Thursday, November 26, 2009

Why We Need Love and Gratitude Despite Chaos and War

The world was spinning. Where was the law? There was the barricade. Who was it protecting from what? The city was run by a madman and his shadowy chums, so where was the law?

Coppers liked to say that people shouldn't take the law into their own hands, and they thought they knew what they meant. But they were thinking about peaceful times, and men who went around to sort out a neighbor with a club because his dog had crapped once too often on their doorstep. But at times like these, who did the law belong to? If it shouldn't be in the hands of the people, where the hell should it be? People who knew better? Then you got Winder and his pals, and how good was that?

What was supposed to happen next? Oh yes, he had a badge, but it wasn't his, not really... and he'd got orders, but they were the wrong ones... and he'd got enemies, for all the wrong reasons... and maybe there was no future. It didn't exist anymore. There was nothing real, no solid point on which to stand, just Sam Vimes where he had no right to be...

It was as if his body, trying to devote as many resources as possible to untangling the spinning thoughts, was drawing those resources from the rest of Vimes. His vision darkened, his knees felt weak.

There was nothing but bewildered despair.

And a lot of explosions.


There were a lot of explosions. The firecrackers bounced all over the street. Tambourines thudded, a horn blared a chord unknown in nature, and a line of monks danced and danced and twirled around the corner, all chanting at the top of their voices.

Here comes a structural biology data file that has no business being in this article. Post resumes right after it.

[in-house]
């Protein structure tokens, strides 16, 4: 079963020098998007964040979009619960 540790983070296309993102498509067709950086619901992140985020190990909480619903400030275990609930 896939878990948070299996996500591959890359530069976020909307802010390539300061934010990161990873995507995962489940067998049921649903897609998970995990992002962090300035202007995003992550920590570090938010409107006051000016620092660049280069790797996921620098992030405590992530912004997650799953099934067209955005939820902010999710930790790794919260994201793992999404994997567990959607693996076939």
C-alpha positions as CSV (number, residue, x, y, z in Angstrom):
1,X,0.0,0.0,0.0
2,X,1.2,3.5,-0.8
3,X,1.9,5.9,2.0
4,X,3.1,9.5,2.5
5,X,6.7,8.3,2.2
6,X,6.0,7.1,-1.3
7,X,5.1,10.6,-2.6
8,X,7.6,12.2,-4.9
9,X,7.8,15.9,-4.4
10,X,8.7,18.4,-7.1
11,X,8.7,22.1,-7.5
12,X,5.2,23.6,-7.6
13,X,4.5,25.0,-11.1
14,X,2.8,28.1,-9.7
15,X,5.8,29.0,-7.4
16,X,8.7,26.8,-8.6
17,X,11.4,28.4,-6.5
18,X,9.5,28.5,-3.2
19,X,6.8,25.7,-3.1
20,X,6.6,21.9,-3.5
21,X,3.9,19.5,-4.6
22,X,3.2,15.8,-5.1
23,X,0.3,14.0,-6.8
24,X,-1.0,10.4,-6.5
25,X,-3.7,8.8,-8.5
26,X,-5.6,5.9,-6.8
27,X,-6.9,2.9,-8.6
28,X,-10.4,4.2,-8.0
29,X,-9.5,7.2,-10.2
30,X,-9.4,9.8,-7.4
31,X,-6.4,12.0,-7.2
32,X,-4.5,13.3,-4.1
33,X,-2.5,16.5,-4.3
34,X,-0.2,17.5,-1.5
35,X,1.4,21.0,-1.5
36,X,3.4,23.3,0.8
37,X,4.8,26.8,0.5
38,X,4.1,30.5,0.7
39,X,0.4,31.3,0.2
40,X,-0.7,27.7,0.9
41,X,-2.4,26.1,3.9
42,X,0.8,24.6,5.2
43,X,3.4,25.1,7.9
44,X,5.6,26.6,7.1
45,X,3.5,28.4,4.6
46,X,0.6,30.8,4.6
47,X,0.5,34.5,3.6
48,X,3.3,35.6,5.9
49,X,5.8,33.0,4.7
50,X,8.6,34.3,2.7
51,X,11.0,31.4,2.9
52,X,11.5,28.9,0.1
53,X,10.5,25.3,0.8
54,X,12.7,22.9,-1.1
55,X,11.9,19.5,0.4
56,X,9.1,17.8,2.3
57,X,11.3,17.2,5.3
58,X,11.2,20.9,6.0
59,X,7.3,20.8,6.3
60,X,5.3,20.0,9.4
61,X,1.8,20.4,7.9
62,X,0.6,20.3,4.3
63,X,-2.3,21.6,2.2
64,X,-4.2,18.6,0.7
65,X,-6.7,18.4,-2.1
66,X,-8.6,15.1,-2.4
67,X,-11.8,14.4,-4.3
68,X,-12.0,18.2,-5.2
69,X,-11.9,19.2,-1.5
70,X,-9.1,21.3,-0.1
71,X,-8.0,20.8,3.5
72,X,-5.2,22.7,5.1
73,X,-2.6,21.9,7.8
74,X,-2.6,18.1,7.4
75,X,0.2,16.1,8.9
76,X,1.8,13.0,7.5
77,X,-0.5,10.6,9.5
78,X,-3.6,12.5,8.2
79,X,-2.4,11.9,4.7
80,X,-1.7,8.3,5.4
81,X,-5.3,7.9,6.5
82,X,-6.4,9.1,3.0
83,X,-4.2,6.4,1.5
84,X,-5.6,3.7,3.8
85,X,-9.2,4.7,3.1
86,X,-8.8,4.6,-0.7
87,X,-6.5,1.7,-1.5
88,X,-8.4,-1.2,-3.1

Vimes, sagging to his knees, was aware of dozens of sandaled feet gyrating past, and grubby robes flying. Rust was yelling something at the dancers who grinned and waved their hands in the air.

Something square and silvery landed in the dirt.

And the monks were gone, dancing into an alleyway, yelling and spinning and banging their gongs...

Vimes reached down and picked up the silver rectangle.

He stared at the thing in his hand. It was a cigar case, slim and slightly curved.

He fumbled it open and read: To Sam with love from your Sybil.

The world moved. Vimes still felt like a drifting ship. But at the end of the tether there was now the tug of the anchor, pulling the ship around so that it faced the current.

- from Terry Pratchett's Night Watch


  1. Oooh thank you, thank you. Night Watch is my favourite Pratchett novel.

    Have a wonderful Thanksgiving.


  2. Yeah, I almost always start tearing up at the "he'd got enemies, for all the wrong reasons" part.... Sometimes I feel like that pretty much sums up the human condition right there.

    By the way, loved your latest post about NaNoWriMo. :) Hope home life is going a little better for you these days.